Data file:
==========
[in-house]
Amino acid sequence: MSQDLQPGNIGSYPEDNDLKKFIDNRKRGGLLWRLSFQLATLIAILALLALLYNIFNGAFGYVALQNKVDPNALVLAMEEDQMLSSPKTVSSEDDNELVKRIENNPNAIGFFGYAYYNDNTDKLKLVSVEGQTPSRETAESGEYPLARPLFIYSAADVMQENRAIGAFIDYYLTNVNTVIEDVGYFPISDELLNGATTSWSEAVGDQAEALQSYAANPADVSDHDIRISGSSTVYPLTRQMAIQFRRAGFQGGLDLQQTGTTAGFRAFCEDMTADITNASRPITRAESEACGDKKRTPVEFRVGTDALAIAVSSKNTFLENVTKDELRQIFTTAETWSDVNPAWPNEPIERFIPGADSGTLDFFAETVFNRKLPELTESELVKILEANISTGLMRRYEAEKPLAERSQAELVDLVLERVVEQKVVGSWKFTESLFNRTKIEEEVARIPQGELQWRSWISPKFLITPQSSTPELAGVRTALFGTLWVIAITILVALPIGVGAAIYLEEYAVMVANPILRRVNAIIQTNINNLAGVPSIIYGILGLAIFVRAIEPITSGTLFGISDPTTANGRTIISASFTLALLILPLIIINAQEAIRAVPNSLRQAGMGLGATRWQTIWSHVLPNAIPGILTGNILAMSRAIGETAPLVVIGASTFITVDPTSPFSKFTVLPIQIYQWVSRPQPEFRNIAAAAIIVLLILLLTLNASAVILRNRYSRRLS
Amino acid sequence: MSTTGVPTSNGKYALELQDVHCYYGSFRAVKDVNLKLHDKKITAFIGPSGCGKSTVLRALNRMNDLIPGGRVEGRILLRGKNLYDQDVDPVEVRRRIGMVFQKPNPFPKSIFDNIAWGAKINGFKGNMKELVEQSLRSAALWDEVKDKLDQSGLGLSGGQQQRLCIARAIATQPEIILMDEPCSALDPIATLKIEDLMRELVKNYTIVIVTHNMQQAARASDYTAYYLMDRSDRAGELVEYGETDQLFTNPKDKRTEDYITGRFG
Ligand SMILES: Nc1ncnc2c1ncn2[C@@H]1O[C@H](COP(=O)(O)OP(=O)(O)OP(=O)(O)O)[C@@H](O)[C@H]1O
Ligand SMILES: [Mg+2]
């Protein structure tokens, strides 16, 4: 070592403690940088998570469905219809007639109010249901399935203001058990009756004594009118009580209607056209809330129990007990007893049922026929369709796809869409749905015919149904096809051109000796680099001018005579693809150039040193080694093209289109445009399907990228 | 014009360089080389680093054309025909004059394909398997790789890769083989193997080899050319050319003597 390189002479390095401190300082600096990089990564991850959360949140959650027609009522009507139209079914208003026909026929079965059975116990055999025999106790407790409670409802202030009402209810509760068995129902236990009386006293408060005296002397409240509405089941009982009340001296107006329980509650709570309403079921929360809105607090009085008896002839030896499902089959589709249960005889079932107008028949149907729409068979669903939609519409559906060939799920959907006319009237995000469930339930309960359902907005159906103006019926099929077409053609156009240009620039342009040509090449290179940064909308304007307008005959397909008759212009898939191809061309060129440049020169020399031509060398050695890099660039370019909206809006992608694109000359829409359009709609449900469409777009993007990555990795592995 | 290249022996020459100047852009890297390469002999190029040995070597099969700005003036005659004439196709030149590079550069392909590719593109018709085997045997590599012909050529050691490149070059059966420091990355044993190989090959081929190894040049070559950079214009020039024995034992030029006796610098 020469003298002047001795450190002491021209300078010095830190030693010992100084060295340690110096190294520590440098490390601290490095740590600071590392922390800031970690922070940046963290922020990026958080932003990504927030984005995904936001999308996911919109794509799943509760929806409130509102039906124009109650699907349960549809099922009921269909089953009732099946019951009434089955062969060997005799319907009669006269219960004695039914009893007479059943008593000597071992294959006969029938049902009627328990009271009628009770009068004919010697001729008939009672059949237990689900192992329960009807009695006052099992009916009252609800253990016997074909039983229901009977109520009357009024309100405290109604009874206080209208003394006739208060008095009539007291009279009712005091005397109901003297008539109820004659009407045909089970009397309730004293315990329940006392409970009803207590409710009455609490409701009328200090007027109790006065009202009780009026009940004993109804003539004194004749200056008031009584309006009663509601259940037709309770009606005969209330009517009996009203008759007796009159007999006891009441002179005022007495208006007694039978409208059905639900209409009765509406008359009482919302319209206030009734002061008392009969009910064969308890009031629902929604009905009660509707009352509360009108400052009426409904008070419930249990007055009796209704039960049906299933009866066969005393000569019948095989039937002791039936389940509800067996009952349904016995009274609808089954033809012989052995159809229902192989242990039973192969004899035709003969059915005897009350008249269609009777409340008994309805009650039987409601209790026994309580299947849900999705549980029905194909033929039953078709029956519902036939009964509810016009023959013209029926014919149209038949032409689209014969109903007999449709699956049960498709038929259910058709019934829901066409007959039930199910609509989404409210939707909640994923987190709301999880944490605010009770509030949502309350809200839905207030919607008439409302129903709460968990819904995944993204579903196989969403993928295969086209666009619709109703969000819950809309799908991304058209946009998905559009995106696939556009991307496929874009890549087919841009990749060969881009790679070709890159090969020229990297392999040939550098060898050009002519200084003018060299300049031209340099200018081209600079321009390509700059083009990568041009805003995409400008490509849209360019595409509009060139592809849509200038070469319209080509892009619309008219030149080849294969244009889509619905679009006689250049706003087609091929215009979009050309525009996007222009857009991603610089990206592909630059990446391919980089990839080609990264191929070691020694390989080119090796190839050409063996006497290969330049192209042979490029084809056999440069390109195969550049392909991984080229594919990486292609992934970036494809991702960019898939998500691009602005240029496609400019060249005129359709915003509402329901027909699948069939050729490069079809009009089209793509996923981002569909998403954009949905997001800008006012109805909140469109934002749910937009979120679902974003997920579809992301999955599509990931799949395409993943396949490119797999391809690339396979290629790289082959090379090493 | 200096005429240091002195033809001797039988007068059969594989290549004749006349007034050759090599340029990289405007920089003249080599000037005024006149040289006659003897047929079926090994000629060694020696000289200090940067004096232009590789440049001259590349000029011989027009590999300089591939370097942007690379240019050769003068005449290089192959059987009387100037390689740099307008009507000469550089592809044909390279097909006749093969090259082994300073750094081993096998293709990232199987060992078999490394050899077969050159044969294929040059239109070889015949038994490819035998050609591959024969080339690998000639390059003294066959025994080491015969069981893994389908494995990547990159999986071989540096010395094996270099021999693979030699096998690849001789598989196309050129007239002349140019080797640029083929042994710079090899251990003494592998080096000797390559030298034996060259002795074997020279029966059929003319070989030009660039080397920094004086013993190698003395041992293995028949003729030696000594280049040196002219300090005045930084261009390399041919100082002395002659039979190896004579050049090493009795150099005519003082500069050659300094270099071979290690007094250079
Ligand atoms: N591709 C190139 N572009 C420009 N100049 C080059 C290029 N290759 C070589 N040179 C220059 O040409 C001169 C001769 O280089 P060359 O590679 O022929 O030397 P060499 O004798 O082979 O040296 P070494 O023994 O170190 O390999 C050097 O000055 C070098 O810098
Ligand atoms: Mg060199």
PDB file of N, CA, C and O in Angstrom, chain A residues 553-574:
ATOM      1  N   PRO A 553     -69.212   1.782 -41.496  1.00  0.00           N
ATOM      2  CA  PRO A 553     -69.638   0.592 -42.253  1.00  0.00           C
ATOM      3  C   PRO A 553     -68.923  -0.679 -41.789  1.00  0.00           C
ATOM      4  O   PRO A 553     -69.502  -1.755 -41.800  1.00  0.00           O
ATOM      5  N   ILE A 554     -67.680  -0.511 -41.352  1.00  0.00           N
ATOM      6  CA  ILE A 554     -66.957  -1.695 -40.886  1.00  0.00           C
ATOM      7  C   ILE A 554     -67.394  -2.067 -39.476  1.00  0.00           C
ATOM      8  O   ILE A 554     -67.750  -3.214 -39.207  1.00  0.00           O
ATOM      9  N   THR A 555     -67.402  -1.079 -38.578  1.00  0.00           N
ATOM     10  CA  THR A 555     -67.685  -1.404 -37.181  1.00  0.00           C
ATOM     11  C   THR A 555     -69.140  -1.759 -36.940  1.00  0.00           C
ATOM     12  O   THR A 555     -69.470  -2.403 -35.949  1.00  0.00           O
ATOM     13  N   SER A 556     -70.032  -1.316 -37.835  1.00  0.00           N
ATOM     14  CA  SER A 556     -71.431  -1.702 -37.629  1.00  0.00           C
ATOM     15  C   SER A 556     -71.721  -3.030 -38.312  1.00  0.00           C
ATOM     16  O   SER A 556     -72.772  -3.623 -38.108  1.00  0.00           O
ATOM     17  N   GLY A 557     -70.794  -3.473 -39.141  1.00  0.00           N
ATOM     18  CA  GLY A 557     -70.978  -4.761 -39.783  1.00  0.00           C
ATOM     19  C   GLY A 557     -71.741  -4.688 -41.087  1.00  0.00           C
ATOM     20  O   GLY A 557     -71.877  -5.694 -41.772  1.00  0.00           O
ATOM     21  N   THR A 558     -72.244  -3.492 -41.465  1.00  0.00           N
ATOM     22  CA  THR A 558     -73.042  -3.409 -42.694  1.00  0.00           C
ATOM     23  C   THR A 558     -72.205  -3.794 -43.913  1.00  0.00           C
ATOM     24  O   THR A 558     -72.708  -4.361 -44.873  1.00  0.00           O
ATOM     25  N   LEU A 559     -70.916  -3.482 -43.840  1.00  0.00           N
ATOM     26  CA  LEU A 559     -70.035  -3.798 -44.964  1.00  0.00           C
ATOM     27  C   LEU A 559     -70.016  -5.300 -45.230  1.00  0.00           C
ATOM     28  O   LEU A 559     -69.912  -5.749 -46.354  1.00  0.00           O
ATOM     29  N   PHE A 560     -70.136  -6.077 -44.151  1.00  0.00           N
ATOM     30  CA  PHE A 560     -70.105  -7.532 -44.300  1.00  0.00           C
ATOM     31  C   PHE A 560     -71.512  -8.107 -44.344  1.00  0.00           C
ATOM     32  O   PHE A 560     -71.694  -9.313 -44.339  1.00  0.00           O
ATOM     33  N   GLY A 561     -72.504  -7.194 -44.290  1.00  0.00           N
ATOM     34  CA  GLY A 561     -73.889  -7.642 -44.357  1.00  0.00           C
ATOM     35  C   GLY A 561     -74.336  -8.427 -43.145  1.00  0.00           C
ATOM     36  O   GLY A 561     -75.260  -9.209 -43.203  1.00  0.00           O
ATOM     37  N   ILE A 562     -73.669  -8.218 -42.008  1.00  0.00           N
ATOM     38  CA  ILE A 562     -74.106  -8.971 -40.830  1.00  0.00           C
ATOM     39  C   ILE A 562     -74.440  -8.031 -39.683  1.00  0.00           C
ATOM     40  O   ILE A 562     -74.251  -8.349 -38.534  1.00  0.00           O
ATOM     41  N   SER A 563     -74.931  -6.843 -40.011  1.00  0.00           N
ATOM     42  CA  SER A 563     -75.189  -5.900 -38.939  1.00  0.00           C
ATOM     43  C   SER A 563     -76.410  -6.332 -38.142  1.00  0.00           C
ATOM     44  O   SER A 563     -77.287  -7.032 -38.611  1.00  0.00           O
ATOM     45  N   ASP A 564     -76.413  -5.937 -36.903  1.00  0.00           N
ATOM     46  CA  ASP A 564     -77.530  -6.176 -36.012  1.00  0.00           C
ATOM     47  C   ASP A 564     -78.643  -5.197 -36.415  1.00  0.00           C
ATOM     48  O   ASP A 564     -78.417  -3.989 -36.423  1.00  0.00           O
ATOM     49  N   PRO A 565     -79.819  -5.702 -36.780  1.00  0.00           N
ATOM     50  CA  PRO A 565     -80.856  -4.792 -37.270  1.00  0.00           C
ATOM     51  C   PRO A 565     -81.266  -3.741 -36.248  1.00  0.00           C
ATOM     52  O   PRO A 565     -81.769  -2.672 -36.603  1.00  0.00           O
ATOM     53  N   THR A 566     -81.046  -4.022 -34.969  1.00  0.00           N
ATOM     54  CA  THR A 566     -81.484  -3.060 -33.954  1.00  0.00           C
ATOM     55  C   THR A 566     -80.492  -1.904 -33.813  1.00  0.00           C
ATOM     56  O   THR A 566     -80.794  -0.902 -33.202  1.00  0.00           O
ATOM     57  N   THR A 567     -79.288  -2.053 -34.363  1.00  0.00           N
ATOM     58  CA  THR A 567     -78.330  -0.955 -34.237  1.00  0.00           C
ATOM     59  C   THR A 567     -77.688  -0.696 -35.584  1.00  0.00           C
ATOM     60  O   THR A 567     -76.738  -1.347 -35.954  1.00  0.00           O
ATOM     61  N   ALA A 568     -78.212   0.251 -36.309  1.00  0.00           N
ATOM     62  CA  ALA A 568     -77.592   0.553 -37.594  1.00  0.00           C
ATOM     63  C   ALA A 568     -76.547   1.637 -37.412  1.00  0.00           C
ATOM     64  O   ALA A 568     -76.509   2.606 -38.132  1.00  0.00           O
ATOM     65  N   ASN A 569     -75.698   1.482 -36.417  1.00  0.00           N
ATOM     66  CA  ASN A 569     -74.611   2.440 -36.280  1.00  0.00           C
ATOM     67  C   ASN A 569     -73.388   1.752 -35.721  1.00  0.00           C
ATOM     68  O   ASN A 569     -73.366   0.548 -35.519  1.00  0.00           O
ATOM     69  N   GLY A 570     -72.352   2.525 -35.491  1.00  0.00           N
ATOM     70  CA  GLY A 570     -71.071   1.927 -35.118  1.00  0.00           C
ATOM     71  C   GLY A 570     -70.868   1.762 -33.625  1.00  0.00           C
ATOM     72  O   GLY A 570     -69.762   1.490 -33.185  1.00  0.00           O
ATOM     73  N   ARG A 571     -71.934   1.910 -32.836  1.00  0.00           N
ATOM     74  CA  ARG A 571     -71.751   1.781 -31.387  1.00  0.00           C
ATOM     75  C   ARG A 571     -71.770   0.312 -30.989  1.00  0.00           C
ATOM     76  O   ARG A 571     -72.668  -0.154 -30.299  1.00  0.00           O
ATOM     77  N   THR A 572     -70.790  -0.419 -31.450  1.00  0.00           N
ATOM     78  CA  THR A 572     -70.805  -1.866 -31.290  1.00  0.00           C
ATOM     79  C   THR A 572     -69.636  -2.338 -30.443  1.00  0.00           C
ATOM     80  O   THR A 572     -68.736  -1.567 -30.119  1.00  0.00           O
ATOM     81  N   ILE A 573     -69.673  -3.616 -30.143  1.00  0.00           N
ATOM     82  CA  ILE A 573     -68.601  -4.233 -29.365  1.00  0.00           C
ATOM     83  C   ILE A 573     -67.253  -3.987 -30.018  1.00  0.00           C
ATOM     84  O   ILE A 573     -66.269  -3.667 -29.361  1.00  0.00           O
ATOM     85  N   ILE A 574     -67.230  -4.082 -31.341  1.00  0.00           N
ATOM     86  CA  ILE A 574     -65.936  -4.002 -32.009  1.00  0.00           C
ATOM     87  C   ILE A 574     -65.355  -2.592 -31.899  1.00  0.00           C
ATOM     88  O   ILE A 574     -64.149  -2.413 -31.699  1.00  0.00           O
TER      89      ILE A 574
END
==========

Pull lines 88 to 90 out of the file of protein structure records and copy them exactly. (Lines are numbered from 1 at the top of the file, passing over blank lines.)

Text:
ATOM     79  C   THR A 572     -69.636  -2.338 -30.443  1.00  0.00           C
ATOM     80  O   THR A 572     -68.736  -1.567 -30.119  1.00  0.00           O
ATOM     81  N   ILE A 573     -69.673  -3.616 -30.143  1.00  0.00           N